Iran president attacks Israel
Written by Arab Times   
Saturday, 23 August 2008


TEHRAN, Aug 23, (AFP): Iranian President Mahmoud Ahmadinejad renewed his verbal attacks on arch-foe Israel on Saturday, accusing it of dragging the world into turmoil and predicting its demise. “About 2,000 organised Zionists and 7,000 to 8,000 agents of Zionism have dragged the world into turmoil,” Ahmadinejad told a rally in the central Iranian city of Arak carried live on state television. He said that if the West does not restrain Zionism, “the powerful hand of the nations will clean these sources of corruption from the face of the earth,” without specifying which nations.

Iran does not recognise the Jewish state and Ahmadinejad has drawn international condemnation by repeatedly saying since his election in 2005 that Israel is doomed to disappear. Last month Vice President Esfandiar Rahim Mashaie triggered controversy and calls for his resignation when he said Iranians are “friends with Israelis.” Israel, the Middle East’s sole if undeclared nuclear power, accuses Iran of seeking atomic weapons and wants tougher sanctions against the Islamic republic to make it halt its controversial nuclear programme. Iran insists that its nuclear ambitions are purely peaceful and aimed at meeting the country’s growing energy needs.

Russian Ambassador to Tehran Alexander Sadovnikov said Saturday that his country was against efforts to impose new international sanctions on Iran. Sadovnikov was quoted by IRNA as saying that Moscow was not looking forward to more international sanctions against Iran. He hoped that the new rounds of discussion between Iran and the International Atomic Energy Agency (IAEA) would result in a solution that allowed Iran to only use nuclear energy for peaceful purposes. Iran should provide answers on its nuclear program to the IAEA, stated Sadovinkov, revealing that the head of Russia’s Atomic Energy Organization, Sergei Kiriyenko, might pay a visit to Iran soon.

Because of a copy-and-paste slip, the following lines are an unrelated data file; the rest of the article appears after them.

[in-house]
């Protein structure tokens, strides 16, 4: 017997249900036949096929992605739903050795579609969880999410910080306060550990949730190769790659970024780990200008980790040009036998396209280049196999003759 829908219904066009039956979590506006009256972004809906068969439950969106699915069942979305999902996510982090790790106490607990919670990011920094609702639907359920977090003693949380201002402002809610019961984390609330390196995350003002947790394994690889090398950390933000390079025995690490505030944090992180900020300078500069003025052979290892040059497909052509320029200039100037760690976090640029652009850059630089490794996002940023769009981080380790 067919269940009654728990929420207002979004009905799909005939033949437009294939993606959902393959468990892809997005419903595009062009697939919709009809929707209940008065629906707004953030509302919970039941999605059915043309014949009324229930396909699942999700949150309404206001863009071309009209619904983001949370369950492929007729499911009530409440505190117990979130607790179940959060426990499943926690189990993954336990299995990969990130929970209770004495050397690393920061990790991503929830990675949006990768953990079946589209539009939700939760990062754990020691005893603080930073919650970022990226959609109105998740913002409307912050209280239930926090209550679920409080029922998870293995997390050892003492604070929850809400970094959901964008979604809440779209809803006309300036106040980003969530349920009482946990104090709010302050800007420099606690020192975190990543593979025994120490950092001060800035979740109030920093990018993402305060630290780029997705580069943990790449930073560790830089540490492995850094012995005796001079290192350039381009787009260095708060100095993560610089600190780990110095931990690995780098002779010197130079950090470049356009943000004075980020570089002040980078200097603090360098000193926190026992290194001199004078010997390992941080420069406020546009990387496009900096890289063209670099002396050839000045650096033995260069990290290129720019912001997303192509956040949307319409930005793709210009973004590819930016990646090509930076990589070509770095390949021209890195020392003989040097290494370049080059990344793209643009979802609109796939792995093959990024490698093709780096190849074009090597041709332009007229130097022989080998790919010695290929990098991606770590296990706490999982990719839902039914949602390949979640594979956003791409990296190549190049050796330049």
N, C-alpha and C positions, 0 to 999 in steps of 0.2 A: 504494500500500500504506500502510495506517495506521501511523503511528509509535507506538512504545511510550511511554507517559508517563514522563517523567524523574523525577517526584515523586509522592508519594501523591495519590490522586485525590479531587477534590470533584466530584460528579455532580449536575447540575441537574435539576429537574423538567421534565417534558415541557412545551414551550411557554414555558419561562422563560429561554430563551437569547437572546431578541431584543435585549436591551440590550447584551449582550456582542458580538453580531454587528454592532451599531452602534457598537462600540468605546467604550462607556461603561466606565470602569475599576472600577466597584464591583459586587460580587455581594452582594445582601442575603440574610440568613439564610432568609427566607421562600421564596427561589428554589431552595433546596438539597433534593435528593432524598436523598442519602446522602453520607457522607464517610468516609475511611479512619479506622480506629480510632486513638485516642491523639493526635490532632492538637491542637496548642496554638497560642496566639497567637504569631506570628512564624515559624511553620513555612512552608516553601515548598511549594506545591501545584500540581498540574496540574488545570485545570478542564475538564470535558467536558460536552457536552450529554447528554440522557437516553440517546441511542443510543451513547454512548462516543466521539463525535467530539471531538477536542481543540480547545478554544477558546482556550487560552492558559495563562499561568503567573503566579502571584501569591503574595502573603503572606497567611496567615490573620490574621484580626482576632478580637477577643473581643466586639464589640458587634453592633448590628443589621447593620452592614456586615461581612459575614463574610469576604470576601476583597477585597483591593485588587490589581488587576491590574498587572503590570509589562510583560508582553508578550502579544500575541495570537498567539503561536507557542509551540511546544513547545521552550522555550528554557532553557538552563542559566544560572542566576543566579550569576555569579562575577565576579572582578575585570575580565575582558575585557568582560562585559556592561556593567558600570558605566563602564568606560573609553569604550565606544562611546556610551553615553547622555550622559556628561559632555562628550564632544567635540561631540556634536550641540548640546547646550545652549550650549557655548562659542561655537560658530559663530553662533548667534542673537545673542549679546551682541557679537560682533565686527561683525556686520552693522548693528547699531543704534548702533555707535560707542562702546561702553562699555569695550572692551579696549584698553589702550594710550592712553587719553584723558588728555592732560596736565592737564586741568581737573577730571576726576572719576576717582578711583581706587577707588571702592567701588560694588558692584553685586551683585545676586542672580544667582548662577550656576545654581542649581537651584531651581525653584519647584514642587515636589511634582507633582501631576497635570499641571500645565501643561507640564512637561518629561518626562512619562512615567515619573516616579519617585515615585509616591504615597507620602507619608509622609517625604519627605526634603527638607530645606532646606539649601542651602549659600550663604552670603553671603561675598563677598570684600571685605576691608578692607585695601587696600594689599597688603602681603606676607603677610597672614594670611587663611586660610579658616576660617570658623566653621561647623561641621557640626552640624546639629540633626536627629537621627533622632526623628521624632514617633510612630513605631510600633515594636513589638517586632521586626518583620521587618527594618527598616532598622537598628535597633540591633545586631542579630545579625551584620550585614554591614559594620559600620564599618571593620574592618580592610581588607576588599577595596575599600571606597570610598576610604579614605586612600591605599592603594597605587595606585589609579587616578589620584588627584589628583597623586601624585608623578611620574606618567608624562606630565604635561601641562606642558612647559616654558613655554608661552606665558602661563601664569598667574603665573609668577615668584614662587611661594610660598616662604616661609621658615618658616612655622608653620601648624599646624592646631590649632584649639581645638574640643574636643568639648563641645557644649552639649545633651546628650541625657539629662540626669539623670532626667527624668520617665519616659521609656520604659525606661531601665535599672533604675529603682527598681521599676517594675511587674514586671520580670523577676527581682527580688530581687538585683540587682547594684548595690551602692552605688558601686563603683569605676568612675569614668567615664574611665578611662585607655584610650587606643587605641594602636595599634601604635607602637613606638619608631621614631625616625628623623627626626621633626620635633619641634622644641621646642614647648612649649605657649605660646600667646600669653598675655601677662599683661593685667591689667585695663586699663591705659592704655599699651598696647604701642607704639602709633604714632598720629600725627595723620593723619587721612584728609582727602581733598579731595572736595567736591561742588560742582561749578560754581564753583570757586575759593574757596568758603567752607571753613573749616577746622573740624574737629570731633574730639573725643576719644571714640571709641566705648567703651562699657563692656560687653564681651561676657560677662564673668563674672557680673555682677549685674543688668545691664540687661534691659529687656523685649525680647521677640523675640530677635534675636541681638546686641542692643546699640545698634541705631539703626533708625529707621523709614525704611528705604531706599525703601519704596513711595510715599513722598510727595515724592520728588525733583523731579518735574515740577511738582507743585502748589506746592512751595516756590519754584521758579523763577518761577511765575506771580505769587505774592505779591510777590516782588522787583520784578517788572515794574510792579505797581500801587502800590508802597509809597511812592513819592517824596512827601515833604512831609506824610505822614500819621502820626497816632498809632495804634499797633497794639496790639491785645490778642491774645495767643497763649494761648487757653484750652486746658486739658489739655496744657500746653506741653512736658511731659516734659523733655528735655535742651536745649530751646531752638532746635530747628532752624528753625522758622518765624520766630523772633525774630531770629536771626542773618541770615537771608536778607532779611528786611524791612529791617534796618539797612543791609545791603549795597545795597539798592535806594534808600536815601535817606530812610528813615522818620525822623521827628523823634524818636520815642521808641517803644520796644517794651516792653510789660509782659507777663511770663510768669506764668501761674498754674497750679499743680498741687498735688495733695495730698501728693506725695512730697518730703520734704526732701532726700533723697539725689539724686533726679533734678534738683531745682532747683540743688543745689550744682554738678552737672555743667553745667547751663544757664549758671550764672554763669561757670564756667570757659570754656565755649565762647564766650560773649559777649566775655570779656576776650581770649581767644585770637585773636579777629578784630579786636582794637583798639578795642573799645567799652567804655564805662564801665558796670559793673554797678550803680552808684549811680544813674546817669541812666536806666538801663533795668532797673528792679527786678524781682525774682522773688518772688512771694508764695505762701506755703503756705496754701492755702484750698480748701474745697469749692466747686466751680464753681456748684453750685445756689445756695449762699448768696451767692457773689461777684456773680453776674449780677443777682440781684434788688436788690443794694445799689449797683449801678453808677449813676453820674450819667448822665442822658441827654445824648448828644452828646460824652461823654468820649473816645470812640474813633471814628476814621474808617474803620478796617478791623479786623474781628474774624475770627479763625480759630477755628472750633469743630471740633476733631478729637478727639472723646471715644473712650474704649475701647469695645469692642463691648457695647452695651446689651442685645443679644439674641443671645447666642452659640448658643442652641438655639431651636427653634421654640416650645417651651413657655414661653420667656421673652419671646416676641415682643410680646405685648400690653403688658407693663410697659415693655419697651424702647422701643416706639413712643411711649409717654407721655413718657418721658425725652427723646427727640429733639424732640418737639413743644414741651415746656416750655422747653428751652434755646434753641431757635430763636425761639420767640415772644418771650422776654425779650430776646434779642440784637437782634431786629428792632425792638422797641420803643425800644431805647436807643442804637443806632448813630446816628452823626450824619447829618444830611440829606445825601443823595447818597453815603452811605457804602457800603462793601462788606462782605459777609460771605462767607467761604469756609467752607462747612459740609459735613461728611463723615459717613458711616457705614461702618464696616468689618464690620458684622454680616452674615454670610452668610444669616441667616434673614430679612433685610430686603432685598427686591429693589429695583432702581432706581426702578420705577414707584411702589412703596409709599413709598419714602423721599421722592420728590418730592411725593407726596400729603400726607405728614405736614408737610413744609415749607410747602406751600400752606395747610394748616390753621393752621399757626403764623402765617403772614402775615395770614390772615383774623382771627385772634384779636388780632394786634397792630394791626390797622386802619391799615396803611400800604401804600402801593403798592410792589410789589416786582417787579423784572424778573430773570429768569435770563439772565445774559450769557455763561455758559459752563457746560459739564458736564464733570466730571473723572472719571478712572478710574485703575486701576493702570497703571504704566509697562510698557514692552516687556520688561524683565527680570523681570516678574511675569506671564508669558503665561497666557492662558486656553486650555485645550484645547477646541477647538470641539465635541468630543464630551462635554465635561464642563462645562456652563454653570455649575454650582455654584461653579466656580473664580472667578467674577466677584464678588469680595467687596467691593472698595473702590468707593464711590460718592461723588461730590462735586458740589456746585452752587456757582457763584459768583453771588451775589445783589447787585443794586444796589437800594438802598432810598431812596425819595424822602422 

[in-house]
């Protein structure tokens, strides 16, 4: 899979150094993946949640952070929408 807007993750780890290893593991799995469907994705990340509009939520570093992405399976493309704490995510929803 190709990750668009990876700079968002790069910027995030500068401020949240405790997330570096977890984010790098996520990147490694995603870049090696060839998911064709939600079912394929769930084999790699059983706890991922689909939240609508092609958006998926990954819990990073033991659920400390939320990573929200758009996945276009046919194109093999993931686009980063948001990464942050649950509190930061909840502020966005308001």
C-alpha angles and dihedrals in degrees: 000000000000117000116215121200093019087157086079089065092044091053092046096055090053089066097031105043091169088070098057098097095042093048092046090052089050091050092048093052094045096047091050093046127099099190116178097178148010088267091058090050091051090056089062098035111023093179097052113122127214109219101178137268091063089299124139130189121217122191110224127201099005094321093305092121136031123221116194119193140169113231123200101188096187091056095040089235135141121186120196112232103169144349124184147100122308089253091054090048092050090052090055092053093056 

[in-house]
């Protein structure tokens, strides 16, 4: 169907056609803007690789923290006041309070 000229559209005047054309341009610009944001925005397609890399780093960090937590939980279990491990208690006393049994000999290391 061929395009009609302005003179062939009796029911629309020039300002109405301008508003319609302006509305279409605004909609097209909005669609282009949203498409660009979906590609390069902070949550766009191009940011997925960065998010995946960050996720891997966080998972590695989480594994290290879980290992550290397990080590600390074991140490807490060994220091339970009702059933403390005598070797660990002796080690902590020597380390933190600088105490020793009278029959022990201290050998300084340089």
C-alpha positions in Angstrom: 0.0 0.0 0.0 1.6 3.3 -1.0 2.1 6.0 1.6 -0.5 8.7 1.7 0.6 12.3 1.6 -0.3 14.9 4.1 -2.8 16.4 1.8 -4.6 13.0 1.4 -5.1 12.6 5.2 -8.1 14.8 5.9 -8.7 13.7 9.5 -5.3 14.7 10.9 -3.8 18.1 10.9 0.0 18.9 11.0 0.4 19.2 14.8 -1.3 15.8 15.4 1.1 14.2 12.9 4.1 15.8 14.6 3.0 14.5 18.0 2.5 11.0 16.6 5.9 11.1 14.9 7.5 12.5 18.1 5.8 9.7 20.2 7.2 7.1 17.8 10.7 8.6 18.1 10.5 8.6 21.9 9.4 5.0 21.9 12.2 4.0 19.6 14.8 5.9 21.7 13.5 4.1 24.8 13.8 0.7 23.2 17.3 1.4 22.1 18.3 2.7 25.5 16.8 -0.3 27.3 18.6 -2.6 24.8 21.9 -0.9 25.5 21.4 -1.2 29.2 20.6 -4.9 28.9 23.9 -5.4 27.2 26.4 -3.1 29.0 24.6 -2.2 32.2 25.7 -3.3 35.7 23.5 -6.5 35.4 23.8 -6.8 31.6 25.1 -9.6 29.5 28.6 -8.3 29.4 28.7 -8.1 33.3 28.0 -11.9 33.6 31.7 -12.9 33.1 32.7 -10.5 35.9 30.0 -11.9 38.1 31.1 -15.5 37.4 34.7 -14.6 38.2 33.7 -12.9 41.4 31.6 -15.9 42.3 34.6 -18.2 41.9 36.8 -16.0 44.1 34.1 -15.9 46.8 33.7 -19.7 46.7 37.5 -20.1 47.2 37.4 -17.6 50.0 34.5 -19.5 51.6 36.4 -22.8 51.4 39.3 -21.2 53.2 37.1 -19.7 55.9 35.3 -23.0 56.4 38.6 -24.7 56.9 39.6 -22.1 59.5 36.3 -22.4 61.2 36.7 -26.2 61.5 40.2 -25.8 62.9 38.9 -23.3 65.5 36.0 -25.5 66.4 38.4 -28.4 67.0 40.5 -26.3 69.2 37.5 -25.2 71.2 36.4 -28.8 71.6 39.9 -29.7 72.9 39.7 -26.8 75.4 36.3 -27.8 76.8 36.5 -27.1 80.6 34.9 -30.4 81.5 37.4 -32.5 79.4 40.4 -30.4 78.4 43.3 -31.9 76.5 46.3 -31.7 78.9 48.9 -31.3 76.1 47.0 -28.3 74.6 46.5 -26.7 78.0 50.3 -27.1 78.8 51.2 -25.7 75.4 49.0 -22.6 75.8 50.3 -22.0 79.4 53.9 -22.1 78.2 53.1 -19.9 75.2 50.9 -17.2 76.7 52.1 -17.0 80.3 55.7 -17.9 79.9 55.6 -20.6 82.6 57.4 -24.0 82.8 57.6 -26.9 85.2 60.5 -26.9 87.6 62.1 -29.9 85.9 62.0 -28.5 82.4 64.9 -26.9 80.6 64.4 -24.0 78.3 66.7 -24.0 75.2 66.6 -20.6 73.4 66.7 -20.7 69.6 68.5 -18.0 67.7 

Iran plans to launch a telecommunications satellite, the president said on Saturday, using missile technology the West fears is being developed to fire nuclear warheads.

Iran said last Sunday it had put a dummy satellite into orbit on a domestically made rocket for the first time, although US officials said the attempted launch was a failure.  “Today, the Iranian nation has obtained the technology to produce different kinds of satellites and with God’s help it will launch its first telecommunications ... satellite into space,” President Mahmoud Ahmadinejad told a rally.

He did not give a timetable in the remarks carried by state TV. Iran’s top aerospace official said on Thursday the country aimed to send a manned rocket into space in the next 10 years. “Our nation has a modern missile that can launch the second stage missile 250 kms (150 miles) into space. The second stage is a smaller missile carrying the satellite which has very complex technical equipment,” the president said.  The long-range ballistic technology used to put satellites into space can also be used for launching weapons.

Iran’s supreme leader Ayatollah Ali Khamenei on Saturday praised the country’s government for resisting international pressure on the Islamic republic to halt its controversial nuclear programme. “Some domineering countries and their worthless followers want to get their own way with the Iranian nation, but the nation, the president and the government have stood up to them,” he was quoted by state television as saying.

“Adopting an aggressive spirit against world bullies is a sign of the government’s loyalty to revolutionary slogans and discourse,” it quoted him as saying in a meeting with President Mahmoud Ahmadinejad and his cabinet. Iran risks a fourth round of UN sanctions for failing to give a clear response to an incentives offer by six world powers in return for halting uranium enrichment, a process to produce nuclear fuel that can also make the core of an atomic bomb.

Ahmadinejad on Saturday dismissed the impact of sanctions, citing last Sunday’s launch of a home-produced missile that Tehran says can put a satellite into orbit. “You have imposed sanctions on us, but today young people in this land do not need your help to have a satellite-carrying missile,” he told a rally in the central city of Arak carried live on state television. “Iran does not need you in any way,” he said, vowing to launch the country’s first communications satellite soon.